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A Colorado sacred site remains in limbo

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BOULDER, Colo. – Valmont Butte, a site considered sacred by at least two Great Plains tribes, won’t be placed on the market by the city and recent negotiations with the nonprofit Trust for Public Lands have ended, leaving the landmark’s fate uncertain.

“We have no idea what they’re going to do with the butte,” said Lori Windle, co-chair of the Valmont Butte Heritage Alliance, who said the City of Boulder apparently wants to avoid the costs associated with preparing the site for sale. “The Heritage Alliance’s mission is to try to preserve and protect this area – to keep reminding the city of the sacredness of the place.”

A city memorandum issued Jan. 9 recommends against any decision about the property’s future until environmental cleanup issues are more fully resolved.

Valmont Butte, isolated on the plains east of Boulder, was a place of importance to Cheyenne and Arapaho people, as well as to other tribes who lived or traveled in the area. In intervening years it has sustained industrial pollution including radioactive contamination.

Windle said recently-elected city officials seemed shocked at the dollars already spent on Valmont Butte and the additional amount that would have to be spent to clean it up before its sale.

“One idea is to put a solar farm up there to recover some of the dollars (the city) has put in it, but they would have to clean it up to sell it and it probably wasn’t worth it to sell at this point.”

The City of Boulder paid nearly $2.6 million for the 100-acre site in 2000 and since that time has spent at least $500,000 in cleanup costs with another $1 to $2 million estimated to complete environmental work, she said.

The city’s original plan was to devote part of the site for open space purposes, part to the construction of a fire training facility, and part to public works purposes, according to the city-prepared memorandum that recommended a hold on final decisions.

After it purchased the butte, the city raised the ire of some historians as well as Native interests when it proposed the fire training facility and a waste treatment plant at the butte, which houses an early pioneer cemetery, historic mill buildings, and the site of a contemporary sweat lodge, used in recent years.

After its initial plans were discarded, the city entered into negotiations to sell about 71 acres and maintain the rest as open space.

A potential buyer for the 71 acres was the Trust for Public Land, which had considered being an interim owner before transferring ownership to interested Indian tribes or organizations or to other potential purchasers. An option agreement with the trust expired without its exercising the interest, in part because of the high cost of finishing the city’s three-stage efforts at ridding the site of industrial tailings.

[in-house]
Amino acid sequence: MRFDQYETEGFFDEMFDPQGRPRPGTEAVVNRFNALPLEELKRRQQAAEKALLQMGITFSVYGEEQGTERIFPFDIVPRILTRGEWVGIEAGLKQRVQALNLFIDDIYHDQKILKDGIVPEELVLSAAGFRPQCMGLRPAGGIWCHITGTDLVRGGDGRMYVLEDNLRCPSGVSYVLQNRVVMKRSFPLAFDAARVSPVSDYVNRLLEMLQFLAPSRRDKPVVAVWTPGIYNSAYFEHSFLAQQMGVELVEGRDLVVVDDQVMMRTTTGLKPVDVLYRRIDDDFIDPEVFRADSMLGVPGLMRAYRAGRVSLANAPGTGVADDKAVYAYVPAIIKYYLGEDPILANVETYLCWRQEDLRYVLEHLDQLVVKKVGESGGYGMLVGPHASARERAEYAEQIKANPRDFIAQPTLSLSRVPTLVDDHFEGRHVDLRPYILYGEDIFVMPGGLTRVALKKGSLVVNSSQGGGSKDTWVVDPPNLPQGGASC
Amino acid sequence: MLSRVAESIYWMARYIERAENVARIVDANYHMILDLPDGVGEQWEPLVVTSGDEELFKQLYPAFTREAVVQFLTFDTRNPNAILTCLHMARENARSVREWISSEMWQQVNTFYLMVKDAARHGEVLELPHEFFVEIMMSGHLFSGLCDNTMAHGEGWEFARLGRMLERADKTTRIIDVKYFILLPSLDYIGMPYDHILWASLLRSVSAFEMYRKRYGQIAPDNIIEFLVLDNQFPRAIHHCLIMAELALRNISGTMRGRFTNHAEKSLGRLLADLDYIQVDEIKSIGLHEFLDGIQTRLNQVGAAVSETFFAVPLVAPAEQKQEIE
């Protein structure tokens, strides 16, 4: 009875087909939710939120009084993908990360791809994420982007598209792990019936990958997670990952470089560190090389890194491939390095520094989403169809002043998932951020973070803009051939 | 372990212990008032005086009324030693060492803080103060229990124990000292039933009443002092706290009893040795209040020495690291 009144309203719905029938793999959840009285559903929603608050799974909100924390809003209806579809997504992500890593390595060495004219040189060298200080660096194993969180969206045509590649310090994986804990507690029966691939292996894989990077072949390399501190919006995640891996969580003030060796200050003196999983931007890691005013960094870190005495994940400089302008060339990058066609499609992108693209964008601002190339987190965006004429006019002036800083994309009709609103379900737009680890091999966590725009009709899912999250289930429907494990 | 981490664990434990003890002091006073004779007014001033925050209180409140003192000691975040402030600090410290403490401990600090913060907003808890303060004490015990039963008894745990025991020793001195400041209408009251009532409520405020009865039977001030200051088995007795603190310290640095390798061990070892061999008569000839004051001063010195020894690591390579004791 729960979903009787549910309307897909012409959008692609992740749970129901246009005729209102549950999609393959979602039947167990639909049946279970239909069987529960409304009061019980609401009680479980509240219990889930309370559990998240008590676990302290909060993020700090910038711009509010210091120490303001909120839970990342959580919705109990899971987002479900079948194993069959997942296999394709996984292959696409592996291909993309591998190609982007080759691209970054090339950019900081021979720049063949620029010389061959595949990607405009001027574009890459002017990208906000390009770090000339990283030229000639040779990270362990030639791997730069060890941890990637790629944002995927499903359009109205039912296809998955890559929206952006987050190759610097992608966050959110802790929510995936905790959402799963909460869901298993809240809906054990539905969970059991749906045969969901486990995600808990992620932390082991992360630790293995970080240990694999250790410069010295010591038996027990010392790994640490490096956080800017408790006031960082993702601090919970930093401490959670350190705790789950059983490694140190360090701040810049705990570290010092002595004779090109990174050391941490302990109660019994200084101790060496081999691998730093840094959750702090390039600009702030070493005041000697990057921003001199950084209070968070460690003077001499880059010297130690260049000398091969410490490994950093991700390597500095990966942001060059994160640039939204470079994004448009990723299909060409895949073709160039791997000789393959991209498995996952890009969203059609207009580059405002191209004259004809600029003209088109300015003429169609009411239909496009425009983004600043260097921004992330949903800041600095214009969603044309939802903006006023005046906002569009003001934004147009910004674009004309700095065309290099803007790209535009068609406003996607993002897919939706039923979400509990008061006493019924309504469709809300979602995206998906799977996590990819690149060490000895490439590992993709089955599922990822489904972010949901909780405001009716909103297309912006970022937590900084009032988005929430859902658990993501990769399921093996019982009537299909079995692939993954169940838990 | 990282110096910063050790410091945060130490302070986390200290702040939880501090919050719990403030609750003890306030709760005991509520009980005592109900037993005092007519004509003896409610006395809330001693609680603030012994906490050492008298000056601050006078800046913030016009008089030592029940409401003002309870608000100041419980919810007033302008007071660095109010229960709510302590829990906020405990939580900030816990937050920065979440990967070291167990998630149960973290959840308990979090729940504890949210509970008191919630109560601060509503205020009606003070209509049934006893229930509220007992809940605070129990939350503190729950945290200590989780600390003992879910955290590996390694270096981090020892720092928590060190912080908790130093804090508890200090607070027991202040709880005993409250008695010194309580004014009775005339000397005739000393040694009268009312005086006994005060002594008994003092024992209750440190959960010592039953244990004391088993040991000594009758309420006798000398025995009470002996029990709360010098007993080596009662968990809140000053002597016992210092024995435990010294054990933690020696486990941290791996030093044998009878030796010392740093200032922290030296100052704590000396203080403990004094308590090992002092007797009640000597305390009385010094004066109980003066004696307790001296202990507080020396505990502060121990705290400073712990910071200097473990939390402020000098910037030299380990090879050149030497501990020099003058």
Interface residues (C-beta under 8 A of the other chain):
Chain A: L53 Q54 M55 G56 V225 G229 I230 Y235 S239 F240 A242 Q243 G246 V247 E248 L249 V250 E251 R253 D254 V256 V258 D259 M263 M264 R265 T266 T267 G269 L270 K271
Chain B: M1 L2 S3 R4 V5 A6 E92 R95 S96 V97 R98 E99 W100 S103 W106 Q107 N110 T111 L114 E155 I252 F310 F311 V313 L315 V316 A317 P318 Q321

The remaining cleanup at the butte would cap contaminated soils that resulted from the processing of fluorspar, used to produce a material that serves a variety of industrial purposes but that also creates toxic by-products. Most of the tailings are associated with processing by Allied Chemical from 1941 to the 1970s, according to the city.

According to the city memorandum, contact has been made by the city with Honeywell, the successor to Allied Chemical, as a potential responsible party to assist voluntarily in remaining environmental cleanup, but if voluntary participation by Honeywell or others fails, “city-initiated litigation remains a possibility.”

The city may obtain funds from a federal program that can provide grants or loans to clean up areas where future use is complicated by contamination.

“The city should be sensitive to cultural resource and historic preservation issues while it owns and manages the land and should carefully consider those issues at such point as it contemplates selling the land in the future,” the memorandum states.

A major Arapaho settlement was located at a creek confluence near the butte and there were a number of historical ties of the Cheyenne and Arapaho to Boulder Valley.

Less memorably, on one side of the butte was said to have been a sod fort used by U.S. Army Col. John Chivington to train soldiers who later committed the Sand Creek Massacre of 1864 in southeastern Colorado.

During the Heritage Alliance’s tribal consultation, requests were received that the land be preserved and allowed to heal, because “Valmont Butte has always been considered a sacred place, a place of prayer, contemplation and reverence for all life that surrounds it, and all that it provides for the people.”

Current environmental issues on the site “should be more fully resolved prior to any decision-making on the future disposition of the property,” the city concluded.

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